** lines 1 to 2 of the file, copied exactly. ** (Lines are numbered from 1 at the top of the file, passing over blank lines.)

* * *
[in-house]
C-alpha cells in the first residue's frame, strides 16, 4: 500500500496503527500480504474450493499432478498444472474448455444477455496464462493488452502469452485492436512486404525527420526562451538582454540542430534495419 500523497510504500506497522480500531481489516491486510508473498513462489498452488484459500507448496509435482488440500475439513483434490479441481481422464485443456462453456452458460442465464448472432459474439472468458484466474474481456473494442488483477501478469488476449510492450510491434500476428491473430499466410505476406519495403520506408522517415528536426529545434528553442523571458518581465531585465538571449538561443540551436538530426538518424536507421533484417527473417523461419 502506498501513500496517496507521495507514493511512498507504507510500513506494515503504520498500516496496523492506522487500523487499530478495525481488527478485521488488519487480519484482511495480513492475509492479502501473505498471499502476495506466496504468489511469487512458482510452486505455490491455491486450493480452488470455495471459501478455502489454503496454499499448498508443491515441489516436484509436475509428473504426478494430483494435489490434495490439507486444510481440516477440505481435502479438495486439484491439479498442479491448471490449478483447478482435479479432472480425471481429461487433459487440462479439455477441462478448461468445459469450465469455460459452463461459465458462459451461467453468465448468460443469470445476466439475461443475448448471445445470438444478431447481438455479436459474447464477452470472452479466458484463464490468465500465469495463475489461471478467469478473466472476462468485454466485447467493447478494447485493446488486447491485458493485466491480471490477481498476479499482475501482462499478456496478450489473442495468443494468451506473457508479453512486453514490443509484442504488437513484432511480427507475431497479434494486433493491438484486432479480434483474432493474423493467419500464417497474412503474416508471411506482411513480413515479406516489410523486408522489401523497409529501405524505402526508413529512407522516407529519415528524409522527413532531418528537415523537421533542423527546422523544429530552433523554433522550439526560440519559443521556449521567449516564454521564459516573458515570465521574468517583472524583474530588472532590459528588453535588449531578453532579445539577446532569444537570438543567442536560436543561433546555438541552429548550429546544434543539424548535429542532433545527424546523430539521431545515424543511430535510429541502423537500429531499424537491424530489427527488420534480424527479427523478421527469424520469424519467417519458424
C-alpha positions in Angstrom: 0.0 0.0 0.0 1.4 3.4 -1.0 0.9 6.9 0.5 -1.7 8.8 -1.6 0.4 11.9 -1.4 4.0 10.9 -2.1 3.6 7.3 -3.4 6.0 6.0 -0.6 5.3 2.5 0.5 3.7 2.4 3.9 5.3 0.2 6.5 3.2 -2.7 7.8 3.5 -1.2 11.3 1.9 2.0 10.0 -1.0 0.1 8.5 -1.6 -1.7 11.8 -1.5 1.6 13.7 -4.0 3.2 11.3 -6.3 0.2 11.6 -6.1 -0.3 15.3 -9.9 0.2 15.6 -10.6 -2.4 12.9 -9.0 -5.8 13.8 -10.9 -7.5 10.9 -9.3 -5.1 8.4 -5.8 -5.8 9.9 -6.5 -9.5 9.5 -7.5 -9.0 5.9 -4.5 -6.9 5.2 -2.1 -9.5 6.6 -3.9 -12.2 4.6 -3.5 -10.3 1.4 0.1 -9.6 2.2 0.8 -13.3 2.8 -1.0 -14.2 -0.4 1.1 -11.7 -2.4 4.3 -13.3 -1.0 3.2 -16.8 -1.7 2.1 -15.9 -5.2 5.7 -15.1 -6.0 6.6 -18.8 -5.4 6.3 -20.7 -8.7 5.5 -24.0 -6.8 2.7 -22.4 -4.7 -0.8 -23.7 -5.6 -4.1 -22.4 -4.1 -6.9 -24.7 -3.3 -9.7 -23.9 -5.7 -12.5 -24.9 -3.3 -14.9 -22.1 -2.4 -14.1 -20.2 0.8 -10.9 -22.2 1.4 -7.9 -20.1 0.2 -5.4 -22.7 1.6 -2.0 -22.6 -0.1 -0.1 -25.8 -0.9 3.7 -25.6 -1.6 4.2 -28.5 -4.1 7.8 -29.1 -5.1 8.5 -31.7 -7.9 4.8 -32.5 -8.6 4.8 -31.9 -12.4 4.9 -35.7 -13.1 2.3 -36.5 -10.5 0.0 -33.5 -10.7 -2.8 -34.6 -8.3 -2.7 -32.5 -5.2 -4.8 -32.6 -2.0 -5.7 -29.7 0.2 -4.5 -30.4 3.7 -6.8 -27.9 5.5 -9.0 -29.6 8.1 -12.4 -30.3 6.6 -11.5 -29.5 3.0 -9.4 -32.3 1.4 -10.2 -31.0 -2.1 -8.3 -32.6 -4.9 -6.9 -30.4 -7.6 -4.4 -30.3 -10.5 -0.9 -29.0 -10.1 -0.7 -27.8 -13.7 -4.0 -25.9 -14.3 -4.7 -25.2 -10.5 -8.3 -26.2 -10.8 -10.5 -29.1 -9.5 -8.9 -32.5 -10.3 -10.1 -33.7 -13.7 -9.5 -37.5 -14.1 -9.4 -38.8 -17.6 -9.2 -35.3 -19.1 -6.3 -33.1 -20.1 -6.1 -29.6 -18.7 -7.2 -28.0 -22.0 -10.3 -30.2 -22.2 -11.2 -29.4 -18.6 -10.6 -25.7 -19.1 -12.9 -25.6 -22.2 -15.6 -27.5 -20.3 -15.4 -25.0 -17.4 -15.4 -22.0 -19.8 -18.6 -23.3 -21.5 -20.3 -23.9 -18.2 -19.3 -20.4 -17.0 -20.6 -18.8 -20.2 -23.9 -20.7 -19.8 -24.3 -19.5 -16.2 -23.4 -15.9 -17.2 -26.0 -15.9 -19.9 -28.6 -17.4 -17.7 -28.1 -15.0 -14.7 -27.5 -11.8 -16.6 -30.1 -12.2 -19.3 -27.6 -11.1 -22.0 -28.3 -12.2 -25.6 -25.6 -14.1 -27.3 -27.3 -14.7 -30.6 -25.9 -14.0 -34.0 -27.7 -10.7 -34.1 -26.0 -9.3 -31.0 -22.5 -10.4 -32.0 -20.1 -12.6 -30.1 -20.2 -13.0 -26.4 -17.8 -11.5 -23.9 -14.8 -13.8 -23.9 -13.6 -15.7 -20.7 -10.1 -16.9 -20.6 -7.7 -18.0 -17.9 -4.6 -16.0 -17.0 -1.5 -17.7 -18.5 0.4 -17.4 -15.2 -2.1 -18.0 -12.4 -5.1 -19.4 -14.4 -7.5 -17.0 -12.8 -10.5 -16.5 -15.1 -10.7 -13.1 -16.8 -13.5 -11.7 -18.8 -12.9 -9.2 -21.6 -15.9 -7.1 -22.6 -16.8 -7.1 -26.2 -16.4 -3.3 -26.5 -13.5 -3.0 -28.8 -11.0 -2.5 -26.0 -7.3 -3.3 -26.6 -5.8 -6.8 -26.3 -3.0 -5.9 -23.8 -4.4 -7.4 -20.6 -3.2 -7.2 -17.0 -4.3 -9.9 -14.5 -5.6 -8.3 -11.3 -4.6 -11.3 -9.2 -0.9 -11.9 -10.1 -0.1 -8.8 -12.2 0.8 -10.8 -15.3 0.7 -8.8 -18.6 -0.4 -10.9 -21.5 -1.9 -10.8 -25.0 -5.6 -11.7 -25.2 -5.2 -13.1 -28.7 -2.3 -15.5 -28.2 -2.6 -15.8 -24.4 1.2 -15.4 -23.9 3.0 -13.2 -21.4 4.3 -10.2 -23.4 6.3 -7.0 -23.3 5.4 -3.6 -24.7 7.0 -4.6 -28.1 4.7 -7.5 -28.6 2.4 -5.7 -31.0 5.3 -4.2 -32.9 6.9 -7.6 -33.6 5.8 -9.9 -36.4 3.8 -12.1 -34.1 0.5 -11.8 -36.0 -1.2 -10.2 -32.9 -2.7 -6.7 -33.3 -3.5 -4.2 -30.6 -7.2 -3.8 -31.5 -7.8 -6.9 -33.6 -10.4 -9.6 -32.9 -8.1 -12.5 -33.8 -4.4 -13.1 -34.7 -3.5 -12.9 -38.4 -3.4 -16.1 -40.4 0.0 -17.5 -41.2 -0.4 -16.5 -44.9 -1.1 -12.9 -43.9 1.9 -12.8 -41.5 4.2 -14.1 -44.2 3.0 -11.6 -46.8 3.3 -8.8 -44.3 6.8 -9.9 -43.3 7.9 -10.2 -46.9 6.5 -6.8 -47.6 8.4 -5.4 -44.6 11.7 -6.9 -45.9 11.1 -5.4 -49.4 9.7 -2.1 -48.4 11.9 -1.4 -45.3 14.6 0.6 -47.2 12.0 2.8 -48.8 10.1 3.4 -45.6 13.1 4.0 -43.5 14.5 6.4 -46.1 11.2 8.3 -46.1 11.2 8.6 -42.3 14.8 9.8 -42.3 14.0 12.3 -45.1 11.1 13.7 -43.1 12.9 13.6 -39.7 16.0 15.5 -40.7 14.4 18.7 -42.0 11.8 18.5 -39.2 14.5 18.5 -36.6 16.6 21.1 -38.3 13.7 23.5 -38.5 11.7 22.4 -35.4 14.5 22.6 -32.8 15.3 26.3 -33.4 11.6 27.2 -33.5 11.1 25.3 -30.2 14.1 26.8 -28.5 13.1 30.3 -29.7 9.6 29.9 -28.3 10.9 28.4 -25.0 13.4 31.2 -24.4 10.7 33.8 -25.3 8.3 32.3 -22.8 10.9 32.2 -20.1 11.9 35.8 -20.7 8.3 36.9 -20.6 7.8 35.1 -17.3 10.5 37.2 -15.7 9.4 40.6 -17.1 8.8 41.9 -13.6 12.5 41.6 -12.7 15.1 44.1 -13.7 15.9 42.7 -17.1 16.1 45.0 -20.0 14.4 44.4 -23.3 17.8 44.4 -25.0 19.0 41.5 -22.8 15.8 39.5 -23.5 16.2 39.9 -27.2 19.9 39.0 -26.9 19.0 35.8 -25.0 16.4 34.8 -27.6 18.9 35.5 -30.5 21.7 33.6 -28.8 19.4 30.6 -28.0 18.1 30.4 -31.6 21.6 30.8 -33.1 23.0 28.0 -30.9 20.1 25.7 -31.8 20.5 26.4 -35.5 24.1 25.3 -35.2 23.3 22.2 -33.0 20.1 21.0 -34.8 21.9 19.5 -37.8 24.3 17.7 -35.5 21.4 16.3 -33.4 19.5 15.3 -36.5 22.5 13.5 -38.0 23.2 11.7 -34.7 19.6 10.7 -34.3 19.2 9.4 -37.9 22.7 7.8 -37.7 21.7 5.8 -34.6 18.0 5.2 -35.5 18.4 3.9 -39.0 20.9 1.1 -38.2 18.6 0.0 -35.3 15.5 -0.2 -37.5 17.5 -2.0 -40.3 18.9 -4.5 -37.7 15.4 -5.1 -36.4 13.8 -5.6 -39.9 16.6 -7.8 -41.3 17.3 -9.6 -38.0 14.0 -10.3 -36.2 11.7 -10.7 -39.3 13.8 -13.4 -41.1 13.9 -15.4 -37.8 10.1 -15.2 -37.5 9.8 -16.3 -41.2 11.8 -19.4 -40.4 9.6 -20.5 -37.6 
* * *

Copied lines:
[in-house]
C-alpha cells in the first residue's frame, strides 16, 4: 500500500496503527500480504474450493499432478498444472474448455444477455496464462493488452502469452485492436512486404525527420526562451538582454540542430534495419 500523497510504500506497522480500531481489516491486510508473498513462489498452488484459500507448496509435482488440500475439513483434490479441481481422464485443456462453456452458460442465464448472432459474439472468458484466474474481456473494442488483477501478469488476449510492450510491434500476428491473430499466410505476406519495403520506408522517415528536426529545434528553442523571458518581465531585465538571449538561443540551436538530426538518424536507421533484417527473417523461419 502506498501513500496517496507521495507514493511512498507504507510500513506494515503504520498500516496496523492506522487500523487499530478495525481488527478485521488488519487480519484482511495480513492475509492479502501473505498471499502476495506466496504468489511469487512458482510452486505455490491455491486450493480452488470455495471459501478455502489454503496454499499448498508443491515441489516436484509436475509428473504426478494430483494435489490434495490439507486444510481440516477440505481435502479438495486439484491439479498442479491448471490449478483447478482435479479432472480425471481429461487433459487440462479439455477441462478448461468445459469450465469455460459452463461459465458462459451461467453468465448468460443469470445476466439475461443475448448471445445470438444478431447481438455479436459474447464477452470472452479466458484463464490468465500465469495463475489461471478467469478473466472476462468485454466485447467493447478494447485493446488486447491485458493485466491480471490477481498476479499482475501482462499478456496478450489473442495468443494468451506473457508479453512486453514490443509484442504488437513484432511480427507475431497479434494486433493491438484486432479480434483474432493474423493467419500464417497474412503474416508471411506482411513480413515479406516489410523486408522489401523497409529501405524505402526508413529512407522516407529519415528524409522527413532531418528537415523537421533542423527546422523544429530552433523554433522550439526560440519559443521556449521567449516564454521564459516573458515570465521574468517583472524583474530588472532590459528588453535588449531578453532579445539577446532569444537570438543567442536560436543561433546555438541552429548550429546544434543539424548535429542532433545527424546523430539521431545515424543511430535510429541502423537500429531499424537491424530489427527488420534480424527479427523478421527469424520469424519467417519458424